Thanks for the plug Steve. I was a little overwhelmed by the traffic it attracted and i regret appearing dismissive of such an individual but it remains food for thought. Indeed, many artists do improve with age right through their final work and examples listed in the comments are just the tip of the iceberg, yet others don't.

The ones that decline despite the absence of obvious physical handicaps are the ones that puzzle me. How someone who drew the LT characters with such lean and vibrant energy could later render Bugs and Daffy as paunchy, evenly proportioned and generally "thickened" is a complete puzzle. It is particularly odd because it is clear that Chuck Jones' drawing ability hadn't left him, but his take on the characters is starkly different.

Anonymous said...

I met Chuck a few times - saw him lecture, etc. and it amazed me too that his drawings took on his style to the degree that they did. It was still "Bugs" but it was clearly Chuck's "Bugs" and not the one I grew up with on hundreds of saturday mornings. He clearly was expressing his own artistic eye and the world held him in such esteem that they went along with it, but Chuck's "Bugs" is not Bugs Bunny it's more like of a drawing of Bugs if that makes sense...

Steve Hulett said...

Thanks for the plug Steve.

You need no plug here when Cartoon Brew links you.

It was a good post.

Stephen Worth said...

I know who "Bill" was. I was working for Bakshi at the time. He came to Ralph and told him that he had just been fired from working on the characters he had made famous.

Sadly, the guy really had lost it. I suspect it was a medical impairment, not a creative one because his chops seem to have turned off like a light bulb. But in any case, Ralph gave him scenes to take home and work on, thanked him profusely for coming out of retirement for him, paid him for the work... and quietly put the scene folders in the drawer.

I asked him about it and he said, "You don't do that to an old lion like that. It's not right." Ralph admitted that he owed a great deal to that man. If the folks he worked with at MGM for decades weren't going to give him the honor and respect he deserved, he sure as hell was going to for the great work "Bill" had done on his pictures. Ralph gave "Bill" something at the end of his life that other people didn't... respect.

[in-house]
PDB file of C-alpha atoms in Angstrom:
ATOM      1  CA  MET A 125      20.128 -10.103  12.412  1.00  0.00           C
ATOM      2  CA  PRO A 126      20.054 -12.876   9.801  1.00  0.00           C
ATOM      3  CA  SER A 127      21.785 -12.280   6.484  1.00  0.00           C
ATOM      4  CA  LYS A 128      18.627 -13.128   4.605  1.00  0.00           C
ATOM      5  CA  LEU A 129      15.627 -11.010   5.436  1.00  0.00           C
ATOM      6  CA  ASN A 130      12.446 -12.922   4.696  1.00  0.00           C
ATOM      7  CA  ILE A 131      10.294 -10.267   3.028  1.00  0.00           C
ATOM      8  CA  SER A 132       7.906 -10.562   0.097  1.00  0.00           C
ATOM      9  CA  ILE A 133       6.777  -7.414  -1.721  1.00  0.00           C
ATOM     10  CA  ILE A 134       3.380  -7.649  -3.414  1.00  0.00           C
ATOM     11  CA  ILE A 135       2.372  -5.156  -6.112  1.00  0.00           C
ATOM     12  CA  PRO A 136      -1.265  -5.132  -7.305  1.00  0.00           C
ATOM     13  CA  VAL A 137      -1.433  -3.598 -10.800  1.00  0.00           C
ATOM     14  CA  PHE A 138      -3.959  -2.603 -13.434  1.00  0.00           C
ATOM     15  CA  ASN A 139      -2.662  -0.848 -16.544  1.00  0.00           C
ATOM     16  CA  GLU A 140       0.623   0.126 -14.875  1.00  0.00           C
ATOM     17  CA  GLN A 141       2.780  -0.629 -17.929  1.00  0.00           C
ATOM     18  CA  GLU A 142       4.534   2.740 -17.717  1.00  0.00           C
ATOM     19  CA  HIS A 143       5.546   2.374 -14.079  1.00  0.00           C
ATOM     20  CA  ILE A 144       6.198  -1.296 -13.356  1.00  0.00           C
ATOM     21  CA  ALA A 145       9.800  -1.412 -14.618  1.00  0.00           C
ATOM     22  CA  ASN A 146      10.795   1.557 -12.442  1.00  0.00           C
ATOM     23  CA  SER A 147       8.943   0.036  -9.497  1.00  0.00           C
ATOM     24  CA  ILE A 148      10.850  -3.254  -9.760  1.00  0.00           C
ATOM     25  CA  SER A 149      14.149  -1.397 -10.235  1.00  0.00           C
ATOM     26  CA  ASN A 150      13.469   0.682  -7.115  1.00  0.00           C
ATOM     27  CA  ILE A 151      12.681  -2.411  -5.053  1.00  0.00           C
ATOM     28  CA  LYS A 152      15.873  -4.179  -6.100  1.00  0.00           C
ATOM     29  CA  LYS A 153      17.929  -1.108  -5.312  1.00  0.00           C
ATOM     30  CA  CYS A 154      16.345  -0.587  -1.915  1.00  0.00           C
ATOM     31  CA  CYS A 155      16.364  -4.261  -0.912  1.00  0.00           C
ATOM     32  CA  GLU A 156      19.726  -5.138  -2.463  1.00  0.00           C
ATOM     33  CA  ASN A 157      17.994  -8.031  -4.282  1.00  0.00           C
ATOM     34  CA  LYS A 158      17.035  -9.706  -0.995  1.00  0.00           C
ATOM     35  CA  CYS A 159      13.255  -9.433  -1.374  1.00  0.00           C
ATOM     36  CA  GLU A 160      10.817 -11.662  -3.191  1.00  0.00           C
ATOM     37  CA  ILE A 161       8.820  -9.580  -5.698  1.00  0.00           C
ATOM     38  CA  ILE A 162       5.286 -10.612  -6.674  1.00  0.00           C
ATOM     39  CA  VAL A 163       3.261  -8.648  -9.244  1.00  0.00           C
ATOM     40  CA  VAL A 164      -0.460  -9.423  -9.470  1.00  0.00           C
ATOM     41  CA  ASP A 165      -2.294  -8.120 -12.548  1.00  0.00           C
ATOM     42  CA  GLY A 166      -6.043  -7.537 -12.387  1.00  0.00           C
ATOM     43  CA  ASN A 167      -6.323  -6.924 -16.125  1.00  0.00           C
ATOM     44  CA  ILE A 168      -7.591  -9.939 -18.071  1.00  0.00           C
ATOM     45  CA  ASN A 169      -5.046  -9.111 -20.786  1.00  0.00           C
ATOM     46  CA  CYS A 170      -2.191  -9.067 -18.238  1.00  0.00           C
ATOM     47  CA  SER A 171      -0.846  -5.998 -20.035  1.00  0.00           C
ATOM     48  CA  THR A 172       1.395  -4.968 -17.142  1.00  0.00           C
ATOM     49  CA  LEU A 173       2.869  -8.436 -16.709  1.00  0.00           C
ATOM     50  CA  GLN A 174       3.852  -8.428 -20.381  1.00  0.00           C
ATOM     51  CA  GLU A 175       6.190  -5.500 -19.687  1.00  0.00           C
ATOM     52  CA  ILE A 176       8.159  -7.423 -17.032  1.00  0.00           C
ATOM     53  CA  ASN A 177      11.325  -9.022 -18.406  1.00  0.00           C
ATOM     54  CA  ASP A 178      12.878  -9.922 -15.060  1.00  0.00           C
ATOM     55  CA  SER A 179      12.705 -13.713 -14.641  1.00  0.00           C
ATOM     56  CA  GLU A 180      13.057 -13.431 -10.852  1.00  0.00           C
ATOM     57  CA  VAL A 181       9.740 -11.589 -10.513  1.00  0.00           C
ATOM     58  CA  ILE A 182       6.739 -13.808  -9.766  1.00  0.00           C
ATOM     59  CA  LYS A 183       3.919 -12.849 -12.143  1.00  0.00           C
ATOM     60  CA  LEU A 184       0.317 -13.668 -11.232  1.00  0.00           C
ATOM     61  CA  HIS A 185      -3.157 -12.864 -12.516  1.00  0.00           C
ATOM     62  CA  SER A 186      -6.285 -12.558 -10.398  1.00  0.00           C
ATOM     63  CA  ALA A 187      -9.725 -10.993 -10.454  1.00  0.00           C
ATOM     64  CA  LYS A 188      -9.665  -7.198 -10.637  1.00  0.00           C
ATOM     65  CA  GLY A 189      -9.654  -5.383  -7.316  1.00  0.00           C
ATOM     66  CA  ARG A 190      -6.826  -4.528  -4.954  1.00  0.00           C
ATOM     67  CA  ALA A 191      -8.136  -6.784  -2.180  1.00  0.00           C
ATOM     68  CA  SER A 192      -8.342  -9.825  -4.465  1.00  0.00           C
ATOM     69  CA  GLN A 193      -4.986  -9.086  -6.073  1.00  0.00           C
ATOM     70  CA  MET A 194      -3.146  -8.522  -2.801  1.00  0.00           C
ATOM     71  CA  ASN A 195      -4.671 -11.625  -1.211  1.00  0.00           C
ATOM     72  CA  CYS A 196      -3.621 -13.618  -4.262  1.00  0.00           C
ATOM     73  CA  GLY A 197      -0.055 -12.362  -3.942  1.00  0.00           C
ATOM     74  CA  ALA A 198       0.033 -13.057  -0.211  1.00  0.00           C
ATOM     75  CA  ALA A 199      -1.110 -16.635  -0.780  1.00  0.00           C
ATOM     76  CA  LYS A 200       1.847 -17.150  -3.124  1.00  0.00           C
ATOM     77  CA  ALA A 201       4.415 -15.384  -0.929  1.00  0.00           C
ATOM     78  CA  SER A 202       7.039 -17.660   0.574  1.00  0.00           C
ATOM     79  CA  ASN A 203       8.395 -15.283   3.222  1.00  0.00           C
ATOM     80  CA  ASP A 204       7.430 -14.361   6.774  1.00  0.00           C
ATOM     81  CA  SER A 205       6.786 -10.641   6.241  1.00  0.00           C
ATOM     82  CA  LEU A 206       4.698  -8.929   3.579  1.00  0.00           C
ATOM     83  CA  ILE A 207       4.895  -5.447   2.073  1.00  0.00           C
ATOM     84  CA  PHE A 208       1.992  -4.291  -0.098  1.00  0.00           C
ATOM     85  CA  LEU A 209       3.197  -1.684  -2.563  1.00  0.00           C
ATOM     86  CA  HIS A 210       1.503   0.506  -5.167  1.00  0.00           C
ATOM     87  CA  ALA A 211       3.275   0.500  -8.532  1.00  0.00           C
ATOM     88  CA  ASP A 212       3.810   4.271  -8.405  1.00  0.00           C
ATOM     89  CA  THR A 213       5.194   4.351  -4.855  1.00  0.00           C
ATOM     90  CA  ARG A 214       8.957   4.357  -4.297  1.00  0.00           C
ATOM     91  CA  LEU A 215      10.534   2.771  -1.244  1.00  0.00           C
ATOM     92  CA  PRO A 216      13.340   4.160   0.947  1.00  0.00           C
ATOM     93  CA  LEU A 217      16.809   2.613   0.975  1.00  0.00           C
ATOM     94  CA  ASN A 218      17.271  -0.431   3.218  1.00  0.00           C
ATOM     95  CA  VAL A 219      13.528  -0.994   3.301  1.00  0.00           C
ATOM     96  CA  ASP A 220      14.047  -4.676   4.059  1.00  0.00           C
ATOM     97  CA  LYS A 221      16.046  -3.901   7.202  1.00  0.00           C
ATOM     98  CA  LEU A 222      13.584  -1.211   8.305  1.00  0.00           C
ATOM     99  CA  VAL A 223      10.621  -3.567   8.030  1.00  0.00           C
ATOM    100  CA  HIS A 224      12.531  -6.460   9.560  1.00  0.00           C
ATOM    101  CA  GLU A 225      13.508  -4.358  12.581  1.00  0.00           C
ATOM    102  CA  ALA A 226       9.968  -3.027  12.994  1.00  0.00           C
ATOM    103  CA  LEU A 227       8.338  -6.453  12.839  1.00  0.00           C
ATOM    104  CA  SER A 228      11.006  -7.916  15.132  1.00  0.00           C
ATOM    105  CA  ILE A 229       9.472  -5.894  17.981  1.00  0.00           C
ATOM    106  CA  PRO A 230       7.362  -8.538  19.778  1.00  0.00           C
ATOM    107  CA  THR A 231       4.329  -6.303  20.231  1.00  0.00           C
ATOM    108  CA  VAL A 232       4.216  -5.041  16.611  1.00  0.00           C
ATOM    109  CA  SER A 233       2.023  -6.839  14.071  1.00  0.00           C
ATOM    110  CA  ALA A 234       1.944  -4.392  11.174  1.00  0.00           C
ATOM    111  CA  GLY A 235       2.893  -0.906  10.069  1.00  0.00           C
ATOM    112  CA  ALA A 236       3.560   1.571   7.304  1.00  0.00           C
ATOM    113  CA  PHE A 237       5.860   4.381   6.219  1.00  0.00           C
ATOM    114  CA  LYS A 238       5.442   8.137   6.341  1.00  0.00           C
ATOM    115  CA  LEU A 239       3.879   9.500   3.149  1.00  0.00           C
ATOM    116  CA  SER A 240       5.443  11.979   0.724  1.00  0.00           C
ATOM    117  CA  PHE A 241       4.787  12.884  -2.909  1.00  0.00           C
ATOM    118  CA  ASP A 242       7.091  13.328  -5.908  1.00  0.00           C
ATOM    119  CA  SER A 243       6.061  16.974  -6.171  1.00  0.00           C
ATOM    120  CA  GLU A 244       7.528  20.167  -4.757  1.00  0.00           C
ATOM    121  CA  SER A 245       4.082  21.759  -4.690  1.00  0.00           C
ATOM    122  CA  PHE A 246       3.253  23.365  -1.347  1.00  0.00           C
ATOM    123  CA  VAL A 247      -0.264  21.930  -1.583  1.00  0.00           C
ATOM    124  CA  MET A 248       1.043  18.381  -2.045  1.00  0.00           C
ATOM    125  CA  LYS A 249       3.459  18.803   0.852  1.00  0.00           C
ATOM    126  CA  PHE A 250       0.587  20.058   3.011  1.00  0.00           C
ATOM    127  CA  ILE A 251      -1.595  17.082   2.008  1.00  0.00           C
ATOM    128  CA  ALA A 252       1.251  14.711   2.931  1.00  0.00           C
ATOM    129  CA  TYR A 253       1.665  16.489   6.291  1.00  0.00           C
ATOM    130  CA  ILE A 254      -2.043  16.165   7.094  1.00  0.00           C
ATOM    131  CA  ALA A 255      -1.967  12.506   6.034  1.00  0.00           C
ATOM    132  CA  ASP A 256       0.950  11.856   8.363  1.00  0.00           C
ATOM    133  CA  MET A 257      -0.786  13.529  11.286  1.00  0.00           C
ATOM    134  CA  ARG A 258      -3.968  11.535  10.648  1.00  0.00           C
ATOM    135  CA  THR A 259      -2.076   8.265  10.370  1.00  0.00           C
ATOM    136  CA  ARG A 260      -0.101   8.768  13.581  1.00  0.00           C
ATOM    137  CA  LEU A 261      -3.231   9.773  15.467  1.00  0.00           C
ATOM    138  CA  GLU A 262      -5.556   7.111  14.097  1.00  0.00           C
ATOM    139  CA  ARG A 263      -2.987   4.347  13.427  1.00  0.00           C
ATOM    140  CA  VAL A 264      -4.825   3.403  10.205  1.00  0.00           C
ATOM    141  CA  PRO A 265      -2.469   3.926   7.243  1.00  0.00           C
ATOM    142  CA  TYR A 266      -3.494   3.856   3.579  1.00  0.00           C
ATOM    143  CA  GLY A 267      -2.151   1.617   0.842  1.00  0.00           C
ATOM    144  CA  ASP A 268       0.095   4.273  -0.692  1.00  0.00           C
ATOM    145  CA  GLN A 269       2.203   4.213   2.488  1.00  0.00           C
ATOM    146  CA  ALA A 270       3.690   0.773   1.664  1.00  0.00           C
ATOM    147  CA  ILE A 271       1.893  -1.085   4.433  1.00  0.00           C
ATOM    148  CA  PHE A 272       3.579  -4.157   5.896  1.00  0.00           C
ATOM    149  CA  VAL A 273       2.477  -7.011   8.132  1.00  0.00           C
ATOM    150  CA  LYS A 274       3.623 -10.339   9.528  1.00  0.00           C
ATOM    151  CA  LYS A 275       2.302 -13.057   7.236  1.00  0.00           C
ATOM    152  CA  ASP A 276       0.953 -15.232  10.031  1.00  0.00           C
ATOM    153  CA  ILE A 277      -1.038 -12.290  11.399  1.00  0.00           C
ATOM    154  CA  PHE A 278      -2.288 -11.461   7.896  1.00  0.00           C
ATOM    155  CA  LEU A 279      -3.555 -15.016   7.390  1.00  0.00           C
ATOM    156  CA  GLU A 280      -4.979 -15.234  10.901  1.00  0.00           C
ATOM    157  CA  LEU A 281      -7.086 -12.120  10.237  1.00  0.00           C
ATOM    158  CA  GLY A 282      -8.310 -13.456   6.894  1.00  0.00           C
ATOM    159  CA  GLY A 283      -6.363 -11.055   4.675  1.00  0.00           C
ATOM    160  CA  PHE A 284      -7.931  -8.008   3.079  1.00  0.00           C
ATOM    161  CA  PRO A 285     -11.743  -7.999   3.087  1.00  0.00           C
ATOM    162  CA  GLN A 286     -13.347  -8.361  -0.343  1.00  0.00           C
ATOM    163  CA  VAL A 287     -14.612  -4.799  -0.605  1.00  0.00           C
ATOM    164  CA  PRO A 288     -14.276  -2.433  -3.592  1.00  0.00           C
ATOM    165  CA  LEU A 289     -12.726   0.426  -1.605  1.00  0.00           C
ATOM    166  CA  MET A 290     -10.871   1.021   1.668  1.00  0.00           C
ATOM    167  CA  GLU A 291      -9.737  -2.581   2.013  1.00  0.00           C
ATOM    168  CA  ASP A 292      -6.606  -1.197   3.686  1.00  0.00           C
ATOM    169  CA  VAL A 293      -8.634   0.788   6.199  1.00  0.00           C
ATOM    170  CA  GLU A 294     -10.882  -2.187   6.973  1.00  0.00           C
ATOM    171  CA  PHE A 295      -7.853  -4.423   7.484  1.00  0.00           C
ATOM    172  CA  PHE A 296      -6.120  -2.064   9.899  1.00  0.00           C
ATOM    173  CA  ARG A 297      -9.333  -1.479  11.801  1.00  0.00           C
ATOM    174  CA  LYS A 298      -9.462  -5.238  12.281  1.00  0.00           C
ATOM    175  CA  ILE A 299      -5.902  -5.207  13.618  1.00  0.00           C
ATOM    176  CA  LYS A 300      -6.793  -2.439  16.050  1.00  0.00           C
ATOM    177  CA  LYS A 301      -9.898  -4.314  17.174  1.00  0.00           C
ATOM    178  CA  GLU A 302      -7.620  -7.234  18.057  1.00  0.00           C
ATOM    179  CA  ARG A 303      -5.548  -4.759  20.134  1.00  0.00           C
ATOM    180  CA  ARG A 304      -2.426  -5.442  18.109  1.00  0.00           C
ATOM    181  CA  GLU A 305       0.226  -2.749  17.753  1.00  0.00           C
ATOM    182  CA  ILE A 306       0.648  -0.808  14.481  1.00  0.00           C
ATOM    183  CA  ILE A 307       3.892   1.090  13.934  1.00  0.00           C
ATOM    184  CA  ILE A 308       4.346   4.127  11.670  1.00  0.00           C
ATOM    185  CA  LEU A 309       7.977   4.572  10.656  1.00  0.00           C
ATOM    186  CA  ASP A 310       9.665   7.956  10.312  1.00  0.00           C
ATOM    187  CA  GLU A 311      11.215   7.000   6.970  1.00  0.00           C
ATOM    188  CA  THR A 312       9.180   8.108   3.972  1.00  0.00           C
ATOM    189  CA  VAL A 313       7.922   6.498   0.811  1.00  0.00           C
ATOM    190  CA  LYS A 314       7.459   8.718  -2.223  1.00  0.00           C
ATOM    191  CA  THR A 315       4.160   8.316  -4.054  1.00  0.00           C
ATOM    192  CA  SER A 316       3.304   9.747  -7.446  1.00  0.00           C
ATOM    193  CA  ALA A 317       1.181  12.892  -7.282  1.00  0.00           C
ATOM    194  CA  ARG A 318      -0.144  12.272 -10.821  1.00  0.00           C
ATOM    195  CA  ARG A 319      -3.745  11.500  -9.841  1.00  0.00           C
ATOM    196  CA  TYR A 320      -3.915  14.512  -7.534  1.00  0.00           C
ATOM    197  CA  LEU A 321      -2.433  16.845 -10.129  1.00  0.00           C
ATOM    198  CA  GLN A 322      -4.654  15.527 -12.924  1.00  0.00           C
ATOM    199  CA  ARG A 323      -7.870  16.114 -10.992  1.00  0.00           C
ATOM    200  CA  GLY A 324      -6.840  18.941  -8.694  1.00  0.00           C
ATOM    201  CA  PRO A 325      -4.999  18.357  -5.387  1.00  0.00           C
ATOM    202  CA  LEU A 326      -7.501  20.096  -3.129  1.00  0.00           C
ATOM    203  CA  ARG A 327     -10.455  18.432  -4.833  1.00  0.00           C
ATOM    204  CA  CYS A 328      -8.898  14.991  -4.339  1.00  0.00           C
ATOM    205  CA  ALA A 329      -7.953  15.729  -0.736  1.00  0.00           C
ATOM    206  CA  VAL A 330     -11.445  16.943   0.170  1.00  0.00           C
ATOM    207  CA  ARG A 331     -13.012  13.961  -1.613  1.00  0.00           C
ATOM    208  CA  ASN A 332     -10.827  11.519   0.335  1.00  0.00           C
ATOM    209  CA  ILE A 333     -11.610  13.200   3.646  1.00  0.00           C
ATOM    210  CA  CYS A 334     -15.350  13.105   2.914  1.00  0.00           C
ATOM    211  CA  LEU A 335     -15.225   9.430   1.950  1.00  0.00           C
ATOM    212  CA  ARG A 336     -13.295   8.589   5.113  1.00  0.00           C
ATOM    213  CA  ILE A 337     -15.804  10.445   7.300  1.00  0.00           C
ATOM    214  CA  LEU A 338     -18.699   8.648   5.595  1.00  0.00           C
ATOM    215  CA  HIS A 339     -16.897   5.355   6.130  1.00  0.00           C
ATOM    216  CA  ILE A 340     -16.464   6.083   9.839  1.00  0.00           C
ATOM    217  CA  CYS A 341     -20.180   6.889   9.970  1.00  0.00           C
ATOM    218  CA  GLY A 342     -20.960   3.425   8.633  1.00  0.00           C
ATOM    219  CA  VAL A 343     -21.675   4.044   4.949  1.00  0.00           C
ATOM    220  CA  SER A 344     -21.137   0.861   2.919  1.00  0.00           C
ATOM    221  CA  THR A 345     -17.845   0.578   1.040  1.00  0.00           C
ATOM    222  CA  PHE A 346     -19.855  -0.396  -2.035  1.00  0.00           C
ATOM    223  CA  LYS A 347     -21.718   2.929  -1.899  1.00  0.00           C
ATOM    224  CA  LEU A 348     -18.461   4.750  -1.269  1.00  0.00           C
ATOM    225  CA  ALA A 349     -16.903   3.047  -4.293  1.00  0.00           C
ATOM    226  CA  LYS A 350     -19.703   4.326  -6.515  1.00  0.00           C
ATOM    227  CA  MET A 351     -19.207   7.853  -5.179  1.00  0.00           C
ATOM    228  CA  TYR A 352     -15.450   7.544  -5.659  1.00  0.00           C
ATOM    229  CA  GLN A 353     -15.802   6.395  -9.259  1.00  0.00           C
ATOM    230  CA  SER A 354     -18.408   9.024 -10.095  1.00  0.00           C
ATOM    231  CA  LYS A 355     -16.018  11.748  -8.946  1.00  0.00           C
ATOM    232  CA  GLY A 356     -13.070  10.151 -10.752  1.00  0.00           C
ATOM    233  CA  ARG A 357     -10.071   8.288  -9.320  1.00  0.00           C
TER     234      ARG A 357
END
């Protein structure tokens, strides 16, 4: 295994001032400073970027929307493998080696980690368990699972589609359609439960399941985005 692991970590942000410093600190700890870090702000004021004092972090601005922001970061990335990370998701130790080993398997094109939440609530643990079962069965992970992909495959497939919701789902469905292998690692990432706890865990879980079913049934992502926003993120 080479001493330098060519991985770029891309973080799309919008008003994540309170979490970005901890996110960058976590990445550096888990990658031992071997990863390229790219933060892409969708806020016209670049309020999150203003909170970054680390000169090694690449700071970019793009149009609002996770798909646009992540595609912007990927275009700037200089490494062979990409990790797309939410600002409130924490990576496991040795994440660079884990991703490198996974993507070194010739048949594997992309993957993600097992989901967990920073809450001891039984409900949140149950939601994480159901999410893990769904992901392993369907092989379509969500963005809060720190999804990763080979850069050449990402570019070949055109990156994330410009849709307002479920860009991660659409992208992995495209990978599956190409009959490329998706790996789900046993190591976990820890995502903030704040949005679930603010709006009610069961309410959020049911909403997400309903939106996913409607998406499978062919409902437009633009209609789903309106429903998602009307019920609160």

I was a snot-nosed-kid myself at the time, but Ralph taught me a lot about respecting the people who built our industry for us. That doesn't mean that you lie or pretend that it's all equal. But you allow them to maintain their dignity, at least when they're standing on the other side of the desk from you asking for a job. A few bucks for a few feet of animation in the drawer isn't too much to pay for that.

See ya

Anonymous said...

I suppose Bakshi could do that because it was basically his money he was spending. The "kid" at the studio had to account for why he was hiring someone and wouldn't have had authority to do that if he wanted to.

Rather than give the guy some dummy work they might have found some way to use his non-drawing talent.

I worked with (Rocky and BullWinkle supervisor) "Tex" Henson late in his life. He was not drawing in a refined manner at that point but he was full of good story ideas and had an experienced eye for finding problems in our own drawings.